A 14,000-square-foot painting on the underside of a NoDa bridge will be unveiled Saturday, marking the latest in what arts boosters hope will be a series of gussied-up city underpasses.
The painting, created by Charlotte artist William Puckett, depicts the 1775 Mecklenburg Declaration of Independence, when Charlotte became the first community in the 13 colonies to declare independence from Great Britain.
This weekend is the declaration’s 237th anniversary. The mural unveiling also marks the second time this year that a major underpass in the city has been turned into art.
In March, a piece called “Passing Through Light” was unveiled on the underside of Interstate 277 at West Trade Street. The artwork consists of computerized colored lights and was paid for with the help of Johnson C. Smith University and public art money administered by the Arts & Science Council. The council also gave a $5,000 grant to the NoDa mural.
Never miss a local story.
More underpass art will follow, if the community makes good on a 2020 Vision Plan presented to the Charlotte City Council late last year. The plan, commissioned by the city, Mecklenburg County and Charlotte Center City Partners, recommends that I-277 underpasses be used for things like public art as a way of linking uptown to nearby neighborhoods.
Such projects have been created successfully in larger cities across the country, including a “light art” installation in the Brooklyn Bridge underpass in Brooklyn, N.Y., and the Federal Street Railroad Bridge Art Gallery in Pittsburgh.
As of yet, no new underpass projects have been formally proposed, officials said. But Charlotte Center City Partners has talked to the Urban Ministry Center about an uptown underpass mural that homeless artists would paint.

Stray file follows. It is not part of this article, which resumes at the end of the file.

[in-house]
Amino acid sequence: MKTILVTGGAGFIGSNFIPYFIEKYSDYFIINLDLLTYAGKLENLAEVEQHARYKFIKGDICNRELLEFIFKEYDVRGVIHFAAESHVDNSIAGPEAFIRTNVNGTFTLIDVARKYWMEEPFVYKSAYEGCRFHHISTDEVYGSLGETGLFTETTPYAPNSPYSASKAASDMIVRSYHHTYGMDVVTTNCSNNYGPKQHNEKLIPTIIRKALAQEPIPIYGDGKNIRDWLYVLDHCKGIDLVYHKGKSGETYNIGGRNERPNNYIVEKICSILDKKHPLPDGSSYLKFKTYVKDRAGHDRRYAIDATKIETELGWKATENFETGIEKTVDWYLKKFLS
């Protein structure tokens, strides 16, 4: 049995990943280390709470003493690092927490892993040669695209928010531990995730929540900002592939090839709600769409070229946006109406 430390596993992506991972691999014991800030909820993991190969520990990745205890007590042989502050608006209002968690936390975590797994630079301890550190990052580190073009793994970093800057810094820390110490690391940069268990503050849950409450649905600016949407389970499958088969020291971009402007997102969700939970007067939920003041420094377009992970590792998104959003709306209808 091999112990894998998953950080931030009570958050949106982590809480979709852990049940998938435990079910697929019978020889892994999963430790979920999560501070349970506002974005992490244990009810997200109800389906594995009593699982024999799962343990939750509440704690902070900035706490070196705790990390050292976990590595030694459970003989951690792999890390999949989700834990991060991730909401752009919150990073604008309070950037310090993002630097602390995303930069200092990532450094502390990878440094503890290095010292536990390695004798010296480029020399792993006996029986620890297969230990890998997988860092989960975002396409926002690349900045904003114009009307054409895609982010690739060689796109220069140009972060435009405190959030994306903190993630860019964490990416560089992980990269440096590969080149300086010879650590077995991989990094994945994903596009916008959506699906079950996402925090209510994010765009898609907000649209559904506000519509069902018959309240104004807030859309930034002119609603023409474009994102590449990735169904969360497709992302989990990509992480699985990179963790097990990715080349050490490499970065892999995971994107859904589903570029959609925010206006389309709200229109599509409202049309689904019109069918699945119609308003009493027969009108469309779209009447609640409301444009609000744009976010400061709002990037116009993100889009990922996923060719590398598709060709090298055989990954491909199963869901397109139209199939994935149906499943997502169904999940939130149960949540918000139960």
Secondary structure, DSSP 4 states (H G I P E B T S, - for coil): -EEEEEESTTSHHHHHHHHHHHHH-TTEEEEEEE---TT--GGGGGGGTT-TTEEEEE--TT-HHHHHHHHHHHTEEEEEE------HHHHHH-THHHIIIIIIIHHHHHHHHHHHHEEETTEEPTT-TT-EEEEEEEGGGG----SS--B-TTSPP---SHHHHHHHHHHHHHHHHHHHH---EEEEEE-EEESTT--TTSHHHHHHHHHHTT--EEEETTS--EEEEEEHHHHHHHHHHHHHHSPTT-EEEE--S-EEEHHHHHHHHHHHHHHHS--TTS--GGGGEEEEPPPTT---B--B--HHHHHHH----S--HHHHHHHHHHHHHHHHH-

City Council member Patsy Kinsey said the city could work through the Arts & Science Council to commission an artist to do another project, if public art money became available. She’s a fan of the NoDa mural, in part because one of her ancestors, Matthew McClure, was a signer of the Mecklenburg declaration.
Kinsey noted the city not only helped pay for the NoDa mural with a $25,000 neighborhood matching grant but worked with Duke Energy to repair lights under the bridge. The mural becomes city property on completion.
‘Gateways’ for travelers
Nicole Bartlett of the Arts & Science Council believes improving entrances to the city’s major corridors will impress travelers.
“Murals and mosaics are not uncommon in underpasses and aqueducts around the world,” she said. “In our society, underpasses are seen as gateways. ... Think of how often doors to buildings are decorated. It’s the same idea.”
In the case of the NoDa mural, Puckett transformed an eyesore into art in 10 months, said Hollis Nixon, president of the NoDa Neighborhood Association. The group showed its support by contributing $5,000 toward the $80,000 cost, and pitching in with volunteers to landscape the entrances. Donations made up the thousands not covered by grants, including a $3,500 gift from Puckett and his wife, Lauren.
The underpass, at Matheson and North Davidson streets, was consistently “dark, ugly and overgrown” before the project, Nixon said.
“Honestly, that underpass was not a place that you wanted to walk through at night,” Nixon said. “Now, it’s the premier art project in a community of artists. It shows we are changing with the times and aren’t afraid to think outside the box.”
Choosing a subject
Puckett came up with the idea after becoming interested in the Mecklenburg Declaration of Independence. He said he discovered through three months of research that all but two of the 27 signers had streets named after them in Charlotte’s northern corridor.
He did most of the work wearing rock-climbing shoes, to compensate for the slope of the bridge’s sides. Ear plugs also were required, to drown out the roar of engines and jackhammers during a construction project overhead on Matheson Street.
“It’s a whimsical painting, sort of childish, like a children’s book version of Mecklenburg County’s Declaration of Independence: a really, really big children’s book,” Puckett said.